post #170 of 179
Quote:
Originally Posted by Ferbose
I got my roomate to help me yesterday with some single blind testing.
I was comparing RCA output (1250 ohm) via cheapest radioshack 12 ft cable ($6) versus headphone output (0 ohm) via HOSA headphone->RCA adapter ($5) and GE ultra-prograde RCA 12 ft cable ($10).
The CD used was Harmonia Mundi/Bach Flute Sonatas vol 1.
This CD contains well-recorded harpsichord, very beautifully vibrant.
I tried to detect a difference by listening to the subtleties of string vibrations in the harpsichord. In my experience this is a very revealing test for hi-frequency extension.

I used the harpsichord solo in the beginning of track 3 (~30 s) to evaluate different connections. Headphone output is set to the same volume as the unattenuated RCA output. I used the input selector on my integrated amplifier to switch between the two.

I first did some non-blind testing myself. I was expecting the headphone output to sound better because of its lower output impedance. At first I did not discern any difference. After extended listening I thought I heard subtle differences in two particular notes. I thought with headphone output these two notes sounded more vibrant.

Then my friend came in to help me do the blind test. He designated the two outputs A and B and helped to switch them. On those two notes, again I heard some differences. B was more vibrant than A. And 80% of the time I was able to guess if it was A or B being played, when he randomly chose one or the other to play. My conclusion was that B sounded better because it carries more details. But the difference is so subtle I don't think it really matters. Much to my surprise though, B turned out to be the RCA output. Therefore my final conclusion is that headphone output is not as good as RCA output for connecting to amplifier. When I first expected headphone output to sound better due to low impedance, it did sound better in a non-blind test. However, blind test also revealed the same difference but in favor of RCA output.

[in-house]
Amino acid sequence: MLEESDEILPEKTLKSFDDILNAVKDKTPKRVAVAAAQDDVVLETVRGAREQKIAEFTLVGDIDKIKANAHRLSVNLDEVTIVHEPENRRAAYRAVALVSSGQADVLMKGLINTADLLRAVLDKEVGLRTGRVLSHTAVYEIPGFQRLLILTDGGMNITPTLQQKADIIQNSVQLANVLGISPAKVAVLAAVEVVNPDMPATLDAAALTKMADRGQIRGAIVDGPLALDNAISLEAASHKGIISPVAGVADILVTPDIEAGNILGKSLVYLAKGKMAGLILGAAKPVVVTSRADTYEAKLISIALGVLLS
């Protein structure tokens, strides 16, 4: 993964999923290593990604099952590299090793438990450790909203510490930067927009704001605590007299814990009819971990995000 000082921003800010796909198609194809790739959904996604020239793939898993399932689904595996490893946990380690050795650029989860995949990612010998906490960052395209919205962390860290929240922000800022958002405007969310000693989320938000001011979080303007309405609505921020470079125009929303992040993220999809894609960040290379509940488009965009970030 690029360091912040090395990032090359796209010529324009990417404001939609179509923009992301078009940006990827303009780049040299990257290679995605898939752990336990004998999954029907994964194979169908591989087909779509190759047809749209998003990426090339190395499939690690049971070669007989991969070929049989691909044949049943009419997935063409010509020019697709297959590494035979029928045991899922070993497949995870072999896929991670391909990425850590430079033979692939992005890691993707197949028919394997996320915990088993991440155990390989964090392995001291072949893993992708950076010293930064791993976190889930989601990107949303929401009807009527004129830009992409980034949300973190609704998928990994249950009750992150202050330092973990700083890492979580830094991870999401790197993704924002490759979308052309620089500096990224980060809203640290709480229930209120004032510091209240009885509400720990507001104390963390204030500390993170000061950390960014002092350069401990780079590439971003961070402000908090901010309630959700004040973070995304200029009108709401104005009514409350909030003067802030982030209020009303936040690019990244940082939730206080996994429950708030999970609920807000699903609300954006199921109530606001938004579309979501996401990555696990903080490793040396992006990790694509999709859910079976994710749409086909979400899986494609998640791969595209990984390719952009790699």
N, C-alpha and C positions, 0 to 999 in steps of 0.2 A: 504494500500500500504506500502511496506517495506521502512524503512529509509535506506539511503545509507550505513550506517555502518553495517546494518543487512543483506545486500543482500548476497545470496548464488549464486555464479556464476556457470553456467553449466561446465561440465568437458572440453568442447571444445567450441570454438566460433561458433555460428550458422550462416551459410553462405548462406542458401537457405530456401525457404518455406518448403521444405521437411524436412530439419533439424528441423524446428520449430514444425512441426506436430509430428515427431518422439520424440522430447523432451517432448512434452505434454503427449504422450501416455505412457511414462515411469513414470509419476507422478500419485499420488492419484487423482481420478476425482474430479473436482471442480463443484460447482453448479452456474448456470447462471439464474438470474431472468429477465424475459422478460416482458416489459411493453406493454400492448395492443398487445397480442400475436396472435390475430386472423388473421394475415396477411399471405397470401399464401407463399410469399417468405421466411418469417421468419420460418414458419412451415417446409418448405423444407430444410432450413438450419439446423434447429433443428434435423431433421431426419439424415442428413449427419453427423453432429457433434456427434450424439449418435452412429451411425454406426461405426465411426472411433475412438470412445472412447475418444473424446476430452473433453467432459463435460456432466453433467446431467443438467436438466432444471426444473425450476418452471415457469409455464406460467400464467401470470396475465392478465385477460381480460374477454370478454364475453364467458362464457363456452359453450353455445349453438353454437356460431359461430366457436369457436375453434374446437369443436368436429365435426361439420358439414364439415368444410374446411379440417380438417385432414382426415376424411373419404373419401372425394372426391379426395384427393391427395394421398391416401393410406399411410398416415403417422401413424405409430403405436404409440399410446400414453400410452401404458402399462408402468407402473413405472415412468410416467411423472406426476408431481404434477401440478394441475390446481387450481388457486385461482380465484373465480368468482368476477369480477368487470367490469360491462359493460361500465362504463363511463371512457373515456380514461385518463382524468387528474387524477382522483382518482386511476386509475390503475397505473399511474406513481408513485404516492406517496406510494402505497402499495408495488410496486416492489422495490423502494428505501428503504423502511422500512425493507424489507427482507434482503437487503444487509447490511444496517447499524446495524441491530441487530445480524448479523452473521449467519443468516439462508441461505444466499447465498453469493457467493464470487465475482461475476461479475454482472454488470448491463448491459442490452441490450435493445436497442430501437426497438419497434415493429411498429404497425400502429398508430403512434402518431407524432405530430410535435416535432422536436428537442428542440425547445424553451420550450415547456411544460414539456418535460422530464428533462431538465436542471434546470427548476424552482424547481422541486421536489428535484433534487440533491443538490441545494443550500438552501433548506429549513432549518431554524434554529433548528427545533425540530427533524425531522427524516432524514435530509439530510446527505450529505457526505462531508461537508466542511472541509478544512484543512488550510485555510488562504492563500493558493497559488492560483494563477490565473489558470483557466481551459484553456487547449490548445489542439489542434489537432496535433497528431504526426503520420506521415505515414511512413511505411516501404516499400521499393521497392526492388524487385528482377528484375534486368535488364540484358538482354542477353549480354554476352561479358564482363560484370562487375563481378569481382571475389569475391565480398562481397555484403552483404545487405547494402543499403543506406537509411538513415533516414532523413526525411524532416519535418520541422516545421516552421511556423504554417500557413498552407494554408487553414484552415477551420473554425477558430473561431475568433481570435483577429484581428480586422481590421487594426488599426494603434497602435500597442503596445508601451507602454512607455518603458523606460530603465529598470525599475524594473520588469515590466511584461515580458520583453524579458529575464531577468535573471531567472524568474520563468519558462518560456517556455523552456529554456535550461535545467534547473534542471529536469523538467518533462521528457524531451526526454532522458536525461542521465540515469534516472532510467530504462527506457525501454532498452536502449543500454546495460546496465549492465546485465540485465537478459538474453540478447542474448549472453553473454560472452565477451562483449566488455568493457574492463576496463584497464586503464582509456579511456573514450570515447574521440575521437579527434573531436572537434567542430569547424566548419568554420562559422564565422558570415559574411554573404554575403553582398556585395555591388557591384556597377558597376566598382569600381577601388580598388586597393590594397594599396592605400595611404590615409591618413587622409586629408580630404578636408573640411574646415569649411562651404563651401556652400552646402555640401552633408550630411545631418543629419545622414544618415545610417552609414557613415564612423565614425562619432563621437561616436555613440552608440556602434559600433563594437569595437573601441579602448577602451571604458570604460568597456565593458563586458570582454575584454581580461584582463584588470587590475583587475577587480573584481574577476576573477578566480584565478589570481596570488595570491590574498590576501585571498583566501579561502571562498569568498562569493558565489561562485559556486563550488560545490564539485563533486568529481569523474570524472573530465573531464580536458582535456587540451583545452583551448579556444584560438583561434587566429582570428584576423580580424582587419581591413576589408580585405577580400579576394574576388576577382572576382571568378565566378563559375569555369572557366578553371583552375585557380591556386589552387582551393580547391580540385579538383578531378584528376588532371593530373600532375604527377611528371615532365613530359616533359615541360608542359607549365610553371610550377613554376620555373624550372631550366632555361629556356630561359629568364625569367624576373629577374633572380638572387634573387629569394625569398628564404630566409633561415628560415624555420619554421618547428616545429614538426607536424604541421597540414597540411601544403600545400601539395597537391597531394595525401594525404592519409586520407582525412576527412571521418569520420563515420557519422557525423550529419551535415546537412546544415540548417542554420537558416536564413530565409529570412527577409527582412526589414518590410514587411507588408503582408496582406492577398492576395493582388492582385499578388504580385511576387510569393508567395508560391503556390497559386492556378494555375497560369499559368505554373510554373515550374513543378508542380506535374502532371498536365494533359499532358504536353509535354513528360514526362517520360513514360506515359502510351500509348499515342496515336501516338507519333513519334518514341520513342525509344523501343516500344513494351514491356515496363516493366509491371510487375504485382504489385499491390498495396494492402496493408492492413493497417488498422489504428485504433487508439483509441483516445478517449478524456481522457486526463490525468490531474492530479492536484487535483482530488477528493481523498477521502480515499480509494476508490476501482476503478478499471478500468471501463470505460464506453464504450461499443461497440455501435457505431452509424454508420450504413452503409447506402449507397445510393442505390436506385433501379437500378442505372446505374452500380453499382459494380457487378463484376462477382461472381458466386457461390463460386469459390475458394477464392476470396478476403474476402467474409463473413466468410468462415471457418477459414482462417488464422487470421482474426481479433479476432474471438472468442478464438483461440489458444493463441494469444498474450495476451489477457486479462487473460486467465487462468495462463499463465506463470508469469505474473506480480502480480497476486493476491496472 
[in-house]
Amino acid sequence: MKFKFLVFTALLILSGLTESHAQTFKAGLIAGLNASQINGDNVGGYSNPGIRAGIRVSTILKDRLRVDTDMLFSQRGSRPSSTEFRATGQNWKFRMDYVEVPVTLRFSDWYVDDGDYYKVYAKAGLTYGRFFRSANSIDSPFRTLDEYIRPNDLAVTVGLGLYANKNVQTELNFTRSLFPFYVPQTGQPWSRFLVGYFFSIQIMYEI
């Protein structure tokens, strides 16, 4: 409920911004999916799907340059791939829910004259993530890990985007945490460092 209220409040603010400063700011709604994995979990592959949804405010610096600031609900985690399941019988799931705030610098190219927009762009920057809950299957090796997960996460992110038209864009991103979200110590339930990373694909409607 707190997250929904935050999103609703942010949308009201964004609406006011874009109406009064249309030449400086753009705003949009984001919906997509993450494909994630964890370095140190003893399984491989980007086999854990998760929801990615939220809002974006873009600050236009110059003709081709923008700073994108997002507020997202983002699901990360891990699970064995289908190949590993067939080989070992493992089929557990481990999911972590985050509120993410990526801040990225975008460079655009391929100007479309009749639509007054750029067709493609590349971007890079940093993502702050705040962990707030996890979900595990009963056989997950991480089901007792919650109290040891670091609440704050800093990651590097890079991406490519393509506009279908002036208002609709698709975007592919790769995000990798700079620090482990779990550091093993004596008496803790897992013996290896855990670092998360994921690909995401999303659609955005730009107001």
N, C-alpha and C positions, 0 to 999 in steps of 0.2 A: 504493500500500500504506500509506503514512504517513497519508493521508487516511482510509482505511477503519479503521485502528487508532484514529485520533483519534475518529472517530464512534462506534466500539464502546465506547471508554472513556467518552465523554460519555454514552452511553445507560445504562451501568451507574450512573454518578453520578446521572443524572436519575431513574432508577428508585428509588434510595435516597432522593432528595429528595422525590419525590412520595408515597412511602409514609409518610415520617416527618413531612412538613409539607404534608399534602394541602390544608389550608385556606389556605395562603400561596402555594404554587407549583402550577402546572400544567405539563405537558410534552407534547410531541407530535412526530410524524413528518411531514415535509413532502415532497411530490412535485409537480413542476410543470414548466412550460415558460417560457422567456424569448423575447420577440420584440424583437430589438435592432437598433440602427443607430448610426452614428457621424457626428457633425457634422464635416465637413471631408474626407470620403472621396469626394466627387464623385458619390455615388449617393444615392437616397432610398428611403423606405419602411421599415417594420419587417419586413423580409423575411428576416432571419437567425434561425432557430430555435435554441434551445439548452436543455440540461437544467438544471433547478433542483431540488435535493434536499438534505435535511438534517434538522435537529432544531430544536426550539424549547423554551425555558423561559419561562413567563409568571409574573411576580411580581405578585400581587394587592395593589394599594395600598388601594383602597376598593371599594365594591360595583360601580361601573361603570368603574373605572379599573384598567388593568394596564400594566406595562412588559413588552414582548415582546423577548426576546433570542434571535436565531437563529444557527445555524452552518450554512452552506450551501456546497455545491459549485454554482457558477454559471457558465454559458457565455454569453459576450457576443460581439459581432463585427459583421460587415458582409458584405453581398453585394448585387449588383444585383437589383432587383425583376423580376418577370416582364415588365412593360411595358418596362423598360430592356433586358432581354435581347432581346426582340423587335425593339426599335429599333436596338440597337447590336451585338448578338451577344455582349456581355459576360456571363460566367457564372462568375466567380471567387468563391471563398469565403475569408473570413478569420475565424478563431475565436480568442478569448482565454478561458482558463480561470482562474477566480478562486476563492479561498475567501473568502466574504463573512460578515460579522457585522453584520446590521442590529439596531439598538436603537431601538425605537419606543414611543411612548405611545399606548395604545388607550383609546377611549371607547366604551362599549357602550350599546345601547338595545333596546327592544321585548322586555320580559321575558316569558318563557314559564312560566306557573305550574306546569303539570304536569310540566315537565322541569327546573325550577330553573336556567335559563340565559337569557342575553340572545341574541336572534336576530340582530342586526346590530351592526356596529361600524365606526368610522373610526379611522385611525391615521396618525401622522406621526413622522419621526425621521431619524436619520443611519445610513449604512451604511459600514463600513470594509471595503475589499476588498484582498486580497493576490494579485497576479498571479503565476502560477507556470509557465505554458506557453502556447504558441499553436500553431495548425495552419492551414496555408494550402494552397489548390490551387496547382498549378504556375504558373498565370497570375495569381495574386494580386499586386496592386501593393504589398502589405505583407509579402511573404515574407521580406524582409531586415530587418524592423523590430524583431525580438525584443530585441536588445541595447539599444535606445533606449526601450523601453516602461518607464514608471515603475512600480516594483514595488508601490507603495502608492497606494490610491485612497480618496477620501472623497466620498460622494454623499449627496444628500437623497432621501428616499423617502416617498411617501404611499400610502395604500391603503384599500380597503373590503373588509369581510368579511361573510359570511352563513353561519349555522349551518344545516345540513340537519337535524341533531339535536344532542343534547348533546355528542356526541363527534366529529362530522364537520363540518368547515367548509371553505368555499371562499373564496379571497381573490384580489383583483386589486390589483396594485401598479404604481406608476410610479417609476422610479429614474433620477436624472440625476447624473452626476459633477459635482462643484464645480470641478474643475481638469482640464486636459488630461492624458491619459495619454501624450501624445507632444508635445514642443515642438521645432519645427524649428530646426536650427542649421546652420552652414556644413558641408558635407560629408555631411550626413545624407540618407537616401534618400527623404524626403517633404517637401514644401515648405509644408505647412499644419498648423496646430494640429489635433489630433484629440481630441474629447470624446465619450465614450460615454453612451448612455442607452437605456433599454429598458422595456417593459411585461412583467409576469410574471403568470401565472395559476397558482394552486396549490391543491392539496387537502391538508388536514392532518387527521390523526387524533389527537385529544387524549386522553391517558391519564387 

I have learned several important lessons in this test:
1) Blind testing is extremely important. When I was psychologically biased, I heard a difference and the one I expexted to sound better sounded better. During blind test, I heard the same difference but the verdict for the better sound went to what I expected to be worse.
2) Even if there is a difference, the psychologically favored component is likely to sound better. If there is no difference, psycholgical effects can probably still create differences out of thin air.
3) These two outputs are drastically diffrent. Headphone output is NE5532/BUF634/0 ohm and RCA output is NE5532/1250 ohms. The differences are so subtle and could hardly be discerned on two particular notes on a very special recording. I don't think such differences have any relevance in real-life listening.
4) If extra IC in the signal path and huge discrepancies in impedance only affects audio signal so little, I wonder what difference can cables make except for better contact at the connectors?
I'm confused.
I've performed a blind test, too.
Opposite result, that's the problem.
My configuration:
Flac and MP3 --> RME --> Benchmark.
I've tried to calibrate the volume as good as possible by using a sine wave from a test tone CD and a multimeter.
I've used a cheap 1/4 " to RCA adapter and two identical Tech+Link RCA-RCA ICs, decent budget cables(about 30$ each) into a passive preamp.
The preamp should have a negligible effect.
In order to avoid subconscious influences this part of the rig was mounted onto the other side of the wall.This is the place where my PC is located most of the time since I don't want to listen to my computer fans, I've simply drilled a hole through the wall for the cables.